Support through Sport UK spoke to newly-wed TaeKwon-Do World Champions - Adam and Jenny Swain ...
Hi Adam. So, first-off, how did you get into TaeKwon-Do?
I started when I was 13. I was staying over at a friend's house one evening and he mentioned that he was going to TaeKwon-Do training and suggested that I come along. It was a two-hour session and I loved it ... and I've been in training ever since!
How does TaeKwon-Do differ to other martial arts?
TaeKwon-Do is a fairly new martial art. It came about in 1955 and was based on Japanese karate and an old Korean, foot-fighting martial art called Taek Kyon. Its founder was imprisoned in Japan (during the Japanese occupation), where he learned karate, and he wanted to come up with something that would serve to unite the Korean people. So he merged karate with some flashy kicking and spinning elements from Taek Kyon.
I should also say that there are actually two TaeKwon-Dos! The original TaeKwon-Do is governed by the International TaeKwon-Do Federation (ITF), which is the style we practice. However, in the 1970s, the South Korean government had a bit of a falling out with the head of the ITF - General Choi - which led them to set up the World TaeKwon-Do Federation (WTF). It's this style of TaeKwon-Do that you will see at the Olympics.
You recently got married to Jenny - who also does TaeKwon-Do?
Yes. We met eight years ago at a competition in Swindon.
Was there much kicking at your wedding?!
There was a bit! We both did some kicking whilst fully dressed in our wedding attire! And a few of our TaeKwon-Do friends formed an arch with their legs, which we both walked though!
So how did Jenny get into TaeKwon-Do?
Jenny started when she was seven as her dad was fed up of playing with Barbie dolls and so decided to introduce his two daughters (and himself) to TaeKwon-do! Jenny got her Black Belt after five years of training and then entered her first competition. Four years after getting her Black Belt, she was selected to compete at a Junior World Championships in Australia where she got a gold and silver in two individual disciplines.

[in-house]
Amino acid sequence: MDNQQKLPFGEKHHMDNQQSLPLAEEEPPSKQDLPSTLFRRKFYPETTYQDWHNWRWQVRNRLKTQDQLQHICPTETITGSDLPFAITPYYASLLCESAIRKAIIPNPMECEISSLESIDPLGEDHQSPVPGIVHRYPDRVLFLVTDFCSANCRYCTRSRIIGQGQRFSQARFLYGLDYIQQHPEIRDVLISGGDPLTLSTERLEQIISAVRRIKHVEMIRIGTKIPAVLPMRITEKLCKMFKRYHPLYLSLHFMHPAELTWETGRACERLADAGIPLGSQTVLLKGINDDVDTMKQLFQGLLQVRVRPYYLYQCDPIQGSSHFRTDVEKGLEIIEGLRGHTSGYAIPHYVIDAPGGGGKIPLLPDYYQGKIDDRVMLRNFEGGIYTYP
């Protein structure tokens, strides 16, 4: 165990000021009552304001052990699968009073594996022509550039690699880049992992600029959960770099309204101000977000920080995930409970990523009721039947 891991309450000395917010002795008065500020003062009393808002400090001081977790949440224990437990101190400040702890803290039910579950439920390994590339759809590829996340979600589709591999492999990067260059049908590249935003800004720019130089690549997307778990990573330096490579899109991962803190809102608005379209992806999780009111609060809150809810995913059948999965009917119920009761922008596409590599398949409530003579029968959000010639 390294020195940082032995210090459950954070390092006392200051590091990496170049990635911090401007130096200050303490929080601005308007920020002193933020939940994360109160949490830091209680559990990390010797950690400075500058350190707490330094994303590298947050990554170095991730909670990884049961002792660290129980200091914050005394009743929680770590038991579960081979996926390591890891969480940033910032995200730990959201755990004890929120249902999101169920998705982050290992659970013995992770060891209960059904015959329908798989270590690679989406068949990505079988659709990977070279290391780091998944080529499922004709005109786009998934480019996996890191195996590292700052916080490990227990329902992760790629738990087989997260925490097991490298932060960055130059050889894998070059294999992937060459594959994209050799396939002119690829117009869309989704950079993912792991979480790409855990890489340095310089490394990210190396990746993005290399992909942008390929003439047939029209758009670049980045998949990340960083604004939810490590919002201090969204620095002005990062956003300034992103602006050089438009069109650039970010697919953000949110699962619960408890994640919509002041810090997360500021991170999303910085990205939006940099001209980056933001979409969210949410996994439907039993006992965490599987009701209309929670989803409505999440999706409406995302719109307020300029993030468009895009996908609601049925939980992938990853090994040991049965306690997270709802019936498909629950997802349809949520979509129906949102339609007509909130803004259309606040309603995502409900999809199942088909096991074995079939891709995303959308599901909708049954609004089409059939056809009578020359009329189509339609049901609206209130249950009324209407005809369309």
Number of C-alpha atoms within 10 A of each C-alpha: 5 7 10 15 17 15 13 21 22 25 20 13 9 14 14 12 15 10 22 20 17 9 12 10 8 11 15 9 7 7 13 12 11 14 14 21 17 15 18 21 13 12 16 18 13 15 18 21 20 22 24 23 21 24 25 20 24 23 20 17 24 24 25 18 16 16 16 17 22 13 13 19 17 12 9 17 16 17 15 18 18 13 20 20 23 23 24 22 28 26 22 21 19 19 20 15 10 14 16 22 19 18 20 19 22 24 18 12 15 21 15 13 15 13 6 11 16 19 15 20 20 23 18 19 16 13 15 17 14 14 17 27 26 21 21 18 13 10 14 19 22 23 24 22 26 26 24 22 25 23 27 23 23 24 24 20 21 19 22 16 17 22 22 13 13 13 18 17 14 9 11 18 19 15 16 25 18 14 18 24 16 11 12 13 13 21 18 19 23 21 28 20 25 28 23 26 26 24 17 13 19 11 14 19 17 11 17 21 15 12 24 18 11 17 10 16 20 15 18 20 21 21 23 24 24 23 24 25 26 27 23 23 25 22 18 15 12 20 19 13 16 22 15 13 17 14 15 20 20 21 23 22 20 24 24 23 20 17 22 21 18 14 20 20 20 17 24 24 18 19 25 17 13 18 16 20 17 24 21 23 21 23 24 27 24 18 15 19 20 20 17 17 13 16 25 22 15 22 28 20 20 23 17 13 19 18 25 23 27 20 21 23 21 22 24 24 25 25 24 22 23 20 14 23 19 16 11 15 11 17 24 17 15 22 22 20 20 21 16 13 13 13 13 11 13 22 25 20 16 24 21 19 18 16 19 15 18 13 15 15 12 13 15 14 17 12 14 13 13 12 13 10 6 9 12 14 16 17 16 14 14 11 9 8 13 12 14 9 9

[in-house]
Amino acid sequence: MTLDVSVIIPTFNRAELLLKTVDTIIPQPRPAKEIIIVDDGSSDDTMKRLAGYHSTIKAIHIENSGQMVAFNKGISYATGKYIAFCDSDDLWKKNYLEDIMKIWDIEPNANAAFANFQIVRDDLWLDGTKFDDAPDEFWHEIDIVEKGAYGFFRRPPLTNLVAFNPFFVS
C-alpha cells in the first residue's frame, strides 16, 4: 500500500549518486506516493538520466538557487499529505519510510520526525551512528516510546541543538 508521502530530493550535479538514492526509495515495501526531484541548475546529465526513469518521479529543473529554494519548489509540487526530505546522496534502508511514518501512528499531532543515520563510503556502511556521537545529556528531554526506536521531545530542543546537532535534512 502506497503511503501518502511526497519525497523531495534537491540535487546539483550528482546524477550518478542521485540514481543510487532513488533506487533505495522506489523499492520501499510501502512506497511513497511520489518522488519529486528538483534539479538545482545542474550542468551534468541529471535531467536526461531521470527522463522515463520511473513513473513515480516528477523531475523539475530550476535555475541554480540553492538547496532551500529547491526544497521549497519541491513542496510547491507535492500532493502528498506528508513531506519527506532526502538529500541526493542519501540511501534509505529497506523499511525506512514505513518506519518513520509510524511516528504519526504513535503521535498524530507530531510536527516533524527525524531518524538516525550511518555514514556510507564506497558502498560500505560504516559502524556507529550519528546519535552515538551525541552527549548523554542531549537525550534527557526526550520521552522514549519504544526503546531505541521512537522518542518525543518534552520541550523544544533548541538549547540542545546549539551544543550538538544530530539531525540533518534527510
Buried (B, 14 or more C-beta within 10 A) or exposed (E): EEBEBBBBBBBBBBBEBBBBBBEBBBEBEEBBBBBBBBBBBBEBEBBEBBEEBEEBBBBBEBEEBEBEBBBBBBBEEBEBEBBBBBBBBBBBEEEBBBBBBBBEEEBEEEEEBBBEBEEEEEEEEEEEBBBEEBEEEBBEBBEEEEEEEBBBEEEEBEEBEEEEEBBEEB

What a start! Which events do you both compete in?
There are five main competition disciplines: patterns, traditional sparring, free sparring, power breaking and special techniques. All are contested by under 13s, under 18s, under 35s and over 35s. And there are male and female categories and individual and team categories (apart from for traditional sparring, which is only done in pairs). Power breaking is where competitiors aim to break as many boards as possible using a set number of specified techniques. Special techniques involves kicking a board whilst jumping as high, or as far, as possible. Traditional sparring is where competitors devise and perform their own routines, attacking and defending using traditional techniques (Jenny and I don't currently compete in this discipline - but we'd like to give it a go at some point in the future). Patterns is a set sequence of techniques that are used to defend against multiple imaginary opponents. You are taught patters as you progress through the different grades. Jenny and I are both 3rd Degree Black Belts. And, finally, free sparring is the sport-style fighting, where competitiors earn points by punching and kicking each other, and where competitors are split by weight (usually at seven or eight kilo intervals). I compete in the -70kg category and Jenny competes at -50kg.